Microsoft further argues that, to the extent 15 U.S.C. 30 is construed to apply to "discovery" depositions, Federal Rule of Civil Procedure 26(c)(5), through the Rules Enabling Act, 28 U.S.C. 2072, effectively repeals it. This, in our view, is a closer question than the proper construction of 15 U.S.C. 30, but we find Microsoft's argument ultimately unpersuasive.
1. A Federal Rule enacted pursuant to The Rules Enabling Act repeals a preexisting statute only if the Rule and statute are in "irreconcilabl[e]" conflict. Henderson v. United States, 517 U.S. 654, 663 (1996) (applying 28 U.S.C. 2072). If the Publicity in Taking Evidence Act were interpreted to confer an absolute right to attend depositions, and to deny the court any discretion to impose any limitations on that access, there would be such a conflict with the authorization for protective orders in Federal Rule 26. Neither the district court below, nor any other court so far as we are aware, however, has so construed 15 U.S.C. 30. By its terms, the statute authorizes public access only to the extent that the public is granted access to "trials in open court." 15 U.S.C. 30. And the statutory prohibition on orders barring public access was a response to the decision in the United Shoe case imposing an across the board ban on public access to any deposition without regard to the subject matter of the deposition or other specific circumstances. There is accordingly no reason to believe that Congress intended to deprive the courts of authority to impose specific limitations on public access for good cause in circumstances that would justify in camera proceedings. See United States v. IBM Corp., 67 F.R.D. 40, 43-46 (F.R.D. 1975). Thus, the right of access under 15 U.S.C. 30 is not absolute, but rather is limited by countervailing interests in maintaining the integrity of judicial proceedings and in protecting against disclosure of sensitive information, the release of which would cause immediate, substantial harm. See id. at 46.
Similarly, Rule 26(c)(5) authorizes the entry of protective orders only for "good cause shown." Fed. R. Civ. P 26(c)(5). "Good cause" is nowhere defined in the Rules. Rather, it is settled that "good cause" depends on the particular circumstances of each case. See, e.g., Hines v. Wilkinson, 163 F.R.D. 262, 266 (S.D. Ohio 1995). Indeed, "the concept of 'good cause' implies that a flexible approach to protective orders may be taken, depending upon the nature of the interests sought to be protected and the interests that a protective order would infringe." Id. at 266.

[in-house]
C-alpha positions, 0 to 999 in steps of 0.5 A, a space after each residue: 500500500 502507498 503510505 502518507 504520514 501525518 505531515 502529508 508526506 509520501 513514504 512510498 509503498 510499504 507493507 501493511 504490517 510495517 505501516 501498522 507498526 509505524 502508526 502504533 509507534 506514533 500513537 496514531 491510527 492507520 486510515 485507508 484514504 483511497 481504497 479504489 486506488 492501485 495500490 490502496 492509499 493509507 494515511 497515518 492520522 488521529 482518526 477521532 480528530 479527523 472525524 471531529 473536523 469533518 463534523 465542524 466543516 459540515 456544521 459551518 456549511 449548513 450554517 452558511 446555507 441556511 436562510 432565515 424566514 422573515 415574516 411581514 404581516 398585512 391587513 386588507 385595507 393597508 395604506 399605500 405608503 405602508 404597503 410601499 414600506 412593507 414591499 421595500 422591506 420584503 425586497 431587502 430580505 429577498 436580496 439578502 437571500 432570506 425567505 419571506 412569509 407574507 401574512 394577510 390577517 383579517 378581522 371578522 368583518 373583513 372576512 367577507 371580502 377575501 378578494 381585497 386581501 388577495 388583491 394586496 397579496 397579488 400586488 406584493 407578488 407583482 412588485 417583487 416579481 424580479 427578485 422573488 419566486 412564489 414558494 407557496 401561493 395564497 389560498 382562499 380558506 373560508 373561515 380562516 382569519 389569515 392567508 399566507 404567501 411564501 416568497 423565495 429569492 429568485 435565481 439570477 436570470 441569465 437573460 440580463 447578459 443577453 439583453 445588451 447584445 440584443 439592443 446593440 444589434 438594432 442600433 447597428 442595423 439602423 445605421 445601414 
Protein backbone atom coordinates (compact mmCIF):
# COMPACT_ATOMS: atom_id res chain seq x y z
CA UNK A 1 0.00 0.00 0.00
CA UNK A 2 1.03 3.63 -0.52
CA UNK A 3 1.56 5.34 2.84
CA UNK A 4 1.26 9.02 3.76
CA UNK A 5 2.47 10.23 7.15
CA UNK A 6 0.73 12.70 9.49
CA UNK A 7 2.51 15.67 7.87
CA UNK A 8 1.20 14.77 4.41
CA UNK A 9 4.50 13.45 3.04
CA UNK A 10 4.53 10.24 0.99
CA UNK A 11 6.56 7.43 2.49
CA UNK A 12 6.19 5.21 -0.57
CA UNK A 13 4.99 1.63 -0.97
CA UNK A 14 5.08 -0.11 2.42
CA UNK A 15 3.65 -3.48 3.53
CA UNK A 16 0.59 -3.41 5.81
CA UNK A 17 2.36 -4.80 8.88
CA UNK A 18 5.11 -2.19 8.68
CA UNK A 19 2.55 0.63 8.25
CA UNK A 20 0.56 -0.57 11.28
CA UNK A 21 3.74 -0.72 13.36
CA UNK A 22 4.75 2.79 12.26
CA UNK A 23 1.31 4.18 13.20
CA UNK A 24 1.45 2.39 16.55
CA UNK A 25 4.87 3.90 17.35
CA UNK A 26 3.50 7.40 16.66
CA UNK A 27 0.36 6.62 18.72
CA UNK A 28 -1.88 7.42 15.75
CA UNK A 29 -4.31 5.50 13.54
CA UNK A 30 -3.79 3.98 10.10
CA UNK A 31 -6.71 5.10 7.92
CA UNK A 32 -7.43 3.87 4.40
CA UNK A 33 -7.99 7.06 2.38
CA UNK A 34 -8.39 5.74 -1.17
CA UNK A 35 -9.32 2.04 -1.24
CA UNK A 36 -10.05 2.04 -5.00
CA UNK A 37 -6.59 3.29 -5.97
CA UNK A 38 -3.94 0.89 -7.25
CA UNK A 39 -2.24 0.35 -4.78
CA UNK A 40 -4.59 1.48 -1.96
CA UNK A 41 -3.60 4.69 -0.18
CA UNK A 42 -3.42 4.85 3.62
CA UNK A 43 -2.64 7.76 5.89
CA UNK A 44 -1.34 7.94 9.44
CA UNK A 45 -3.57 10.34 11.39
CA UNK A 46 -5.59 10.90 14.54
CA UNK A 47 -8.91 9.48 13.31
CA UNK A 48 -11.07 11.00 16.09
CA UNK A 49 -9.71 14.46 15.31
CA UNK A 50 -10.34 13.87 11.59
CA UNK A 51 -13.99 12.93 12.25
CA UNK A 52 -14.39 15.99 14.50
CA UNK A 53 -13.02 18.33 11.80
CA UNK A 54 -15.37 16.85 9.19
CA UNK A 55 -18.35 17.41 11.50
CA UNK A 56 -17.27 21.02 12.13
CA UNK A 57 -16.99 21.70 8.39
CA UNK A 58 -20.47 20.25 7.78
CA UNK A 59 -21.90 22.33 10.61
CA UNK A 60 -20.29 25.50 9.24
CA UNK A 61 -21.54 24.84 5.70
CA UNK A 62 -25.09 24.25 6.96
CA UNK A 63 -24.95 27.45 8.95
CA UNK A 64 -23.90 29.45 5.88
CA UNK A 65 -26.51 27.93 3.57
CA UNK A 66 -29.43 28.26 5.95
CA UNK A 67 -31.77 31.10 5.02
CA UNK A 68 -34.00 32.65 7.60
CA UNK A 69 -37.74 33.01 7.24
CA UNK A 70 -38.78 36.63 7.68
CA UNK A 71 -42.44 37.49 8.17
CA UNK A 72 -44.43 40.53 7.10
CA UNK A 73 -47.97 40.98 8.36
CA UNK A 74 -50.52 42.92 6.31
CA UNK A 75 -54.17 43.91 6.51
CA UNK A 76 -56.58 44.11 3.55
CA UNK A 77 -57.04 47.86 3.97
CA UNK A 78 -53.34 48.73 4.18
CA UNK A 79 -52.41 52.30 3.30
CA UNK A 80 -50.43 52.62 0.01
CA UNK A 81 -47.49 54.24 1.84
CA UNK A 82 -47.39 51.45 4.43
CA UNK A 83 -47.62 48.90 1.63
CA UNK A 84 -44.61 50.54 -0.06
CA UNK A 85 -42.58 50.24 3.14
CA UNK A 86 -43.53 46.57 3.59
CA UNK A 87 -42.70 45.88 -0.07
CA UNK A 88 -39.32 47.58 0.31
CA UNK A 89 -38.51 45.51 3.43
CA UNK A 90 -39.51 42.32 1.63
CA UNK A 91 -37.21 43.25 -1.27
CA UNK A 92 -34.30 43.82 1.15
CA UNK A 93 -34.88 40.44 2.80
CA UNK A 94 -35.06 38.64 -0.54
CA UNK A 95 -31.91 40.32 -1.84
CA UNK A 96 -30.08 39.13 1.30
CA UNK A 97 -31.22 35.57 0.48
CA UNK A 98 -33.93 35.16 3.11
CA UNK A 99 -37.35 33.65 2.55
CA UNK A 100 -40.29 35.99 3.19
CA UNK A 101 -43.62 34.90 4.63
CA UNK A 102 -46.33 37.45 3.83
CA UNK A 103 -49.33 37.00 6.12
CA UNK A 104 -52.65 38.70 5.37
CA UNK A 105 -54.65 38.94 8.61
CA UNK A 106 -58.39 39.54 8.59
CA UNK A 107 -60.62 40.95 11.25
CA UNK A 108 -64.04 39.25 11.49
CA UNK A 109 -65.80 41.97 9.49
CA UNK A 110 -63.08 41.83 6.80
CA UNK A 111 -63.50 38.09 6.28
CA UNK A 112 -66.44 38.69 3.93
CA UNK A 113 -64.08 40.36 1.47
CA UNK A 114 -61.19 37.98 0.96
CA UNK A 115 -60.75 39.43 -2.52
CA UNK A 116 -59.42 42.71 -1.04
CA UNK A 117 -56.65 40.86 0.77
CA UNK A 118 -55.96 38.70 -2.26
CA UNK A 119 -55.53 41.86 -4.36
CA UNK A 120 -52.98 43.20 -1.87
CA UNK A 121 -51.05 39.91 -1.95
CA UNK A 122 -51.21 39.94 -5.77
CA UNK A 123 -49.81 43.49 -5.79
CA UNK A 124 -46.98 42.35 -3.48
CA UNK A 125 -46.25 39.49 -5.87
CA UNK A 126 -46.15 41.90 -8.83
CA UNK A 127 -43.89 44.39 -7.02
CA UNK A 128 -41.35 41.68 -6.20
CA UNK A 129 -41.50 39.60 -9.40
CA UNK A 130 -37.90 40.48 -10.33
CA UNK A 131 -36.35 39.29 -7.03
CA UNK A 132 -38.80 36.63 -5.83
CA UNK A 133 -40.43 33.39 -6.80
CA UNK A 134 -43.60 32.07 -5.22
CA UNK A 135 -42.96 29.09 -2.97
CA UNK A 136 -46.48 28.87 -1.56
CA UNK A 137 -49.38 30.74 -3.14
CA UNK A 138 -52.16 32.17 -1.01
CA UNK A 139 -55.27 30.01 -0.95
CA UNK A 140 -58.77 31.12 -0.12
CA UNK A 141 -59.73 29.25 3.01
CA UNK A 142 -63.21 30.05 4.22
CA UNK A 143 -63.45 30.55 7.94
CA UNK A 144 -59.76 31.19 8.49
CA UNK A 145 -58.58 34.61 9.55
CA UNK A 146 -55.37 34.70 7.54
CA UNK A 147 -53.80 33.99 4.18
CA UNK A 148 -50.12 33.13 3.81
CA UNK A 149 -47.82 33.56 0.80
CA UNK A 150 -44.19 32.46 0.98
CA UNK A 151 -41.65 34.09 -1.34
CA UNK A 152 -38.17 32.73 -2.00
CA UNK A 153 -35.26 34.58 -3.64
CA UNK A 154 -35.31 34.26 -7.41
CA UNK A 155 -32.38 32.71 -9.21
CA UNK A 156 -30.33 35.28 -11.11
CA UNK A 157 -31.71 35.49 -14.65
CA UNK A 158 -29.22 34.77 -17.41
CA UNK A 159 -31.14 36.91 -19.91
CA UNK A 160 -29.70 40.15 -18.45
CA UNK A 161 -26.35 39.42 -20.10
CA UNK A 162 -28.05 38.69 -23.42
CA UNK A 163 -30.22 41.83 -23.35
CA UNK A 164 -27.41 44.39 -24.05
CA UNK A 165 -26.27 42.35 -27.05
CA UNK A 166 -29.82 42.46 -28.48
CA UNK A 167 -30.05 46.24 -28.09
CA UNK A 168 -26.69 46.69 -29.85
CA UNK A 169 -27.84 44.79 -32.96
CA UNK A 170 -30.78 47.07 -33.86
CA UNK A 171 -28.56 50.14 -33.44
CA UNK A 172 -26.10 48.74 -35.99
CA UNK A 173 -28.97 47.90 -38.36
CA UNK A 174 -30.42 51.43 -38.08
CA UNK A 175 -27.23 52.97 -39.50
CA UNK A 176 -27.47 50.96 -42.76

Accordingly, application of Rule 26(c)(5)'s "good cause" standard is fully consistent with application of the Publicity in Taking Evidence Act, which defines an interest to be protected in applying the Rule. As courts have recognized, a protective order under Rule 26(c)(5) -- even one excluding the public entirely from certain depositions -- comports with 15 U.S.C. 30 if the court finds the limitation necessary to preserve the integrity of its proceedings or otherwise to protect against significant harm stemming from the disclosure of sensitive commercial information. See, e.g., United States v. United Fruit Co., 410 F.2d 553, 555-56 (5th Cir. 1969); United States v. IBM Corp., 67 F.R.D. 40, 42-46 (S.D.N.Y. 1975); United States v. IBM Corp., 82 F.R.D. 183, 185 (S.D.N.Y. 1979).
This reconciliation of the statute and Rule allows the Court to fulfill its obligation "'to give effect to each if [it] can do so while preserving their sense and purpose.'" See MS Br. at 23 (quoting Watt v. Alaska, 451 U.S. 259, 267 (1981)). See also Morton v. Mancari, 417 U.S. 535, 551 (1974); United States v. Borden Co., 308 U.S. 188, 198 (1939) ("When there are two acts upon the same subject, the rule is to give effect to both if possible . . . .").(6) Microsoft's contention (MS Br. at 22-23) that Rule 26(c)(5) and 15 U.S.C. 30 should be reconciled by restricting the latter's scope to evidentiary proceedings conducted before special masters, by contrast, effectively nullifies the clause of the statute relating to depositions. Under Microsoft's view, the statute applies only to the second enumerated category of proceedings: "hearings before any examiner or special master appointed to take testimony." 15 U.S.C. 30. But courts "are not at liberty to construe any statute so as to deny effect to any part of its language," Market Co. v. Hoffman, 101 U.S. 112, 115-16 (1879), where there is no irreconcilable conflict forcing that result. There is no such conflict here.
For the foregoing reasons, this Court should affirm the District Court's August 11, 1998, Order.